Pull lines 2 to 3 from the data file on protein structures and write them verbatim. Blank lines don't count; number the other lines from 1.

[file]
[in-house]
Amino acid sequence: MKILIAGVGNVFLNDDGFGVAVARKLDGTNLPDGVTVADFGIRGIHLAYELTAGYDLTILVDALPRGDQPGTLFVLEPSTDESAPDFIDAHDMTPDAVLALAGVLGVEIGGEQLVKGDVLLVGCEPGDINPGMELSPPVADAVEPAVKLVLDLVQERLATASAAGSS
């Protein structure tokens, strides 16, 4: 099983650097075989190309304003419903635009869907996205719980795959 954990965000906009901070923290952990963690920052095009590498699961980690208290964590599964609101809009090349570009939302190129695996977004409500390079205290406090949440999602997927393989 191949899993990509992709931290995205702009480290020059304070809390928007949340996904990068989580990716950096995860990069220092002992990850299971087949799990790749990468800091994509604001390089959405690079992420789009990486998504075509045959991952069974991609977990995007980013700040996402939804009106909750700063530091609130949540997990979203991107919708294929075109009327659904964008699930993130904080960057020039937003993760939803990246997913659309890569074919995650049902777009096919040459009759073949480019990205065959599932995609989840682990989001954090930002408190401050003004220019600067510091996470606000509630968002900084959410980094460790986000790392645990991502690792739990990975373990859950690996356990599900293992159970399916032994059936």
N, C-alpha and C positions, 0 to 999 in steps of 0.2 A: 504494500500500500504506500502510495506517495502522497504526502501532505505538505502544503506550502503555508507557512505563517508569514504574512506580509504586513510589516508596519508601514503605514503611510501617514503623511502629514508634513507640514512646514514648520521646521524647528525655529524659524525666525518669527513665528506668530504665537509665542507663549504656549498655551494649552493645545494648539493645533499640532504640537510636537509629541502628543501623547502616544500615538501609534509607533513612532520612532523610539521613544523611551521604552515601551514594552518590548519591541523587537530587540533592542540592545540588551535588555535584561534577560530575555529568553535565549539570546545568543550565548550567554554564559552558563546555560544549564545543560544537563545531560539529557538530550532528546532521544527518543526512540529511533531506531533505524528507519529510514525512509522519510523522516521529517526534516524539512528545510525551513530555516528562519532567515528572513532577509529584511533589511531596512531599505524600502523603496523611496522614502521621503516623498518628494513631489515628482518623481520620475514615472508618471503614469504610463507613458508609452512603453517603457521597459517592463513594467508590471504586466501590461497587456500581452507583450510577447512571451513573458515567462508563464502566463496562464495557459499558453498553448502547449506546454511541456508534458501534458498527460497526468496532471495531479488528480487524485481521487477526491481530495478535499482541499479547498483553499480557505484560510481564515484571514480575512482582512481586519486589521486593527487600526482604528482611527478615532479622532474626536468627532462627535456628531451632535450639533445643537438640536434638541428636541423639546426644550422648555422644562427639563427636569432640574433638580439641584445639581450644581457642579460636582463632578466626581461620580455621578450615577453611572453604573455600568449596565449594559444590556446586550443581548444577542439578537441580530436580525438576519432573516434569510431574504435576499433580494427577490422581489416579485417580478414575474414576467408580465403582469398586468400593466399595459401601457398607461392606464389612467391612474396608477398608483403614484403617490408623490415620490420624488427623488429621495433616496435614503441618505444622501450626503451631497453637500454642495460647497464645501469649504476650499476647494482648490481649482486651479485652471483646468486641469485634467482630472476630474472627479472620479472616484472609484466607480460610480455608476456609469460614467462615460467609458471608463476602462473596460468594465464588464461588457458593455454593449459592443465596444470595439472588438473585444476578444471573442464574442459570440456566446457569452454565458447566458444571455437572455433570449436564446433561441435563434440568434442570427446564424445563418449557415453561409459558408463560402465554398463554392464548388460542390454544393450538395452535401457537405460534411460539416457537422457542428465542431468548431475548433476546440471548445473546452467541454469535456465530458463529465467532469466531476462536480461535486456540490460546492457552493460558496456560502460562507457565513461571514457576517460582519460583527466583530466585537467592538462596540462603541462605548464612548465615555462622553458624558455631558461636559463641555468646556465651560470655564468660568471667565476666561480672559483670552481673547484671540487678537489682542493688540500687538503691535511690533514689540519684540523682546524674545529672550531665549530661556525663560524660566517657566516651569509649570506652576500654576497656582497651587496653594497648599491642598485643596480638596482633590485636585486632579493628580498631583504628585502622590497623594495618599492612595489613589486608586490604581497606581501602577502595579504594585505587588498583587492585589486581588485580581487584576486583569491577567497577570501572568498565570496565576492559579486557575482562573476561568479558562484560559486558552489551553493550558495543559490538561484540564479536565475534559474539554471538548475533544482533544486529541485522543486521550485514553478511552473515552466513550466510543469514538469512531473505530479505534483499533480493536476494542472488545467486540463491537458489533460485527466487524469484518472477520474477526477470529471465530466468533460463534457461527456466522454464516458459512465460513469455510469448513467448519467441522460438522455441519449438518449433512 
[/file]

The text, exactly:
Amino acid sequence: MKILIAGVGNVFLNDDGFGVAVARKLDGTNLPDGVTVADFGIRGIHLAYELTAGYDLTILVDALPRGDQPGTLFVLEPSTDESAPDFIDAHDMTPDAVLALAGVLGVEIGGEQLVKGDVLLVGCEPGDINPGMELSPPVADAVEPAVKLVLDLVQERLATASAAGSS
């Protein structure tokens, strides 16, 4: 099983650097075989190309304003419903635009869907996205719980795959 954990965000906009901070923290952990963690920052095009590498699961980690208290964590599964609101809009090349570009939302190129695996977004409500390079205290406090949440999602997927393989 191949899993990509992709931290995205702009480290020059304070809390928007949340996904990068989580990716950096995860990069220092002992990850299971087949799990790749990468800091994509604001390089959405690079992420789009990486998504075509045959991952069974991609977990995007980013700040996402939804009106909750700063530091609130949540997990979203991107919708294929075109009327659904964008699930993130904080960057020039937003993760939803990246997913659309890569074919995650049902777009096919040459009759073949480019990205065959599932995609989840682990989001954090930002408190401050003004220019600067510091996470606000509630968002900084959410980094460790986000790392645990991502690792739990990975373990859950690996356990599900293992159970399916032994059936």